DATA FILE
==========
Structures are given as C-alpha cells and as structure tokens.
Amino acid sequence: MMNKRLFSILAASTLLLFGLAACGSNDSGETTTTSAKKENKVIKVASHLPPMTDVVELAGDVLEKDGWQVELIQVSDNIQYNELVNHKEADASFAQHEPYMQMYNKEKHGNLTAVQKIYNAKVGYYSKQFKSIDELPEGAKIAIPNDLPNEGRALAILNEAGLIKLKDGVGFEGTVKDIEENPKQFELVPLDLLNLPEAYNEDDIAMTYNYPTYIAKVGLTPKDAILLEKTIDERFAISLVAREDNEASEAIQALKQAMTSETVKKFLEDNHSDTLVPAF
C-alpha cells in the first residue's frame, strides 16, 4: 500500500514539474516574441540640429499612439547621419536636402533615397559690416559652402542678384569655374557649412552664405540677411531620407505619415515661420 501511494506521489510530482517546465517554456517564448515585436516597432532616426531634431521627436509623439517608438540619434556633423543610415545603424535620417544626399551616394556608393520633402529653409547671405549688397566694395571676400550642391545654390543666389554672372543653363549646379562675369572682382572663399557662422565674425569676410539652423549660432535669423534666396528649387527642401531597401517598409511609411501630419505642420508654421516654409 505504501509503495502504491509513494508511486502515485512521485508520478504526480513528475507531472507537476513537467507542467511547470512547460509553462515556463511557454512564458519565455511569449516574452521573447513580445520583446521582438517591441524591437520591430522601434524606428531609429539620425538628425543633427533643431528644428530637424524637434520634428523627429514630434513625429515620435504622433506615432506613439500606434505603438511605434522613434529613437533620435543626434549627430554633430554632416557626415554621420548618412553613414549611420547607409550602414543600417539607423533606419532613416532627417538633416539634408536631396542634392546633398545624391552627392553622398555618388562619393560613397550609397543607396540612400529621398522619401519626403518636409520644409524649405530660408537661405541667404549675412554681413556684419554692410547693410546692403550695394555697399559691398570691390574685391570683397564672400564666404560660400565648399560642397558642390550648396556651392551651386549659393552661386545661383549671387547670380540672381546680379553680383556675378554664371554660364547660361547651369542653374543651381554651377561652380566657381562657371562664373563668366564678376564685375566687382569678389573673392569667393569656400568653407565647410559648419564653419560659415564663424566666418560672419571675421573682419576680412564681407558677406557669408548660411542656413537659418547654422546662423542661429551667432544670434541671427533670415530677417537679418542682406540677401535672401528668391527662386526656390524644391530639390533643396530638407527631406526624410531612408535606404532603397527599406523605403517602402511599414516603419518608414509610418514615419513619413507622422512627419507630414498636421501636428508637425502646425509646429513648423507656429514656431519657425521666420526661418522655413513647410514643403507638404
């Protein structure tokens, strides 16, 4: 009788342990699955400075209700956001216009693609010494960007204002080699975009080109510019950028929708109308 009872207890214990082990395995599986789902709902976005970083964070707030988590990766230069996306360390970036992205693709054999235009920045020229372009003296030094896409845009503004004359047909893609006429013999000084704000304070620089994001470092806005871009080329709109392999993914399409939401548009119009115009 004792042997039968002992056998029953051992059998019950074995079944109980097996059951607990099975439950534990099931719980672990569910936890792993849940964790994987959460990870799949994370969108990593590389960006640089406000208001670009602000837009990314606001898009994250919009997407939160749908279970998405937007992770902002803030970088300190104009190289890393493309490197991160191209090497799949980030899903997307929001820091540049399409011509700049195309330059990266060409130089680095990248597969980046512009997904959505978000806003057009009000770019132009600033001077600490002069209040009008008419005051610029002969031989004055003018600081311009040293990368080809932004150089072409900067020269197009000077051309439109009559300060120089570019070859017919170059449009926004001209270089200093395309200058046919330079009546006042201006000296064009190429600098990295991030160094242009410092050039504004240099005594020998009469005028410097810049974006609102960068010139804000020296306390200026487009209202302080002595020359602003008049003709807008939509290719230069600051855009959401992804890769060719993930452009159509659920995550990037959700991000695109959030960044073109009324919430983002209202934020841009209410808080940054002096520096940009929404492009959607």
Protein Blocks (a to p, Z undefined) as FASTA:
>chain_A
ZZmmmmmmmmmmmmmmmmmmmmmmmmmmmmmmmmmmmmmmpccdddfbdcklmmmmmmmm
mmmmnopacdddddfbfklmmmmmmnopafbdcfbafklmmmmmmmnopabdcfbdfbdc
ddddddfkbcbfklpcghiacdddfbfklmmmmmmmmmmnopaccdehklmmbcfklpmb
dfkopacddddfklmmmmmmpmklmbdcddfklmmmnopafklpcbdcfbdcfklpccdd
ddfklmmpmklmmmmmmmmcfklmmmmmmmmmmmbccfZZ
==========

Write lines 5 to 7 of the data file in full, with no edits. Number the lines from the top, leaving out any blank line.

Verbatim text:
Protein Blocks (a to p, Z undefined) as FASTA:
>chain_A
ZZmmmmmmmmmmmmmmmmmmmmmmmmmmmmmmmmmmmmmmpccdddfbdcklmmmmmmmm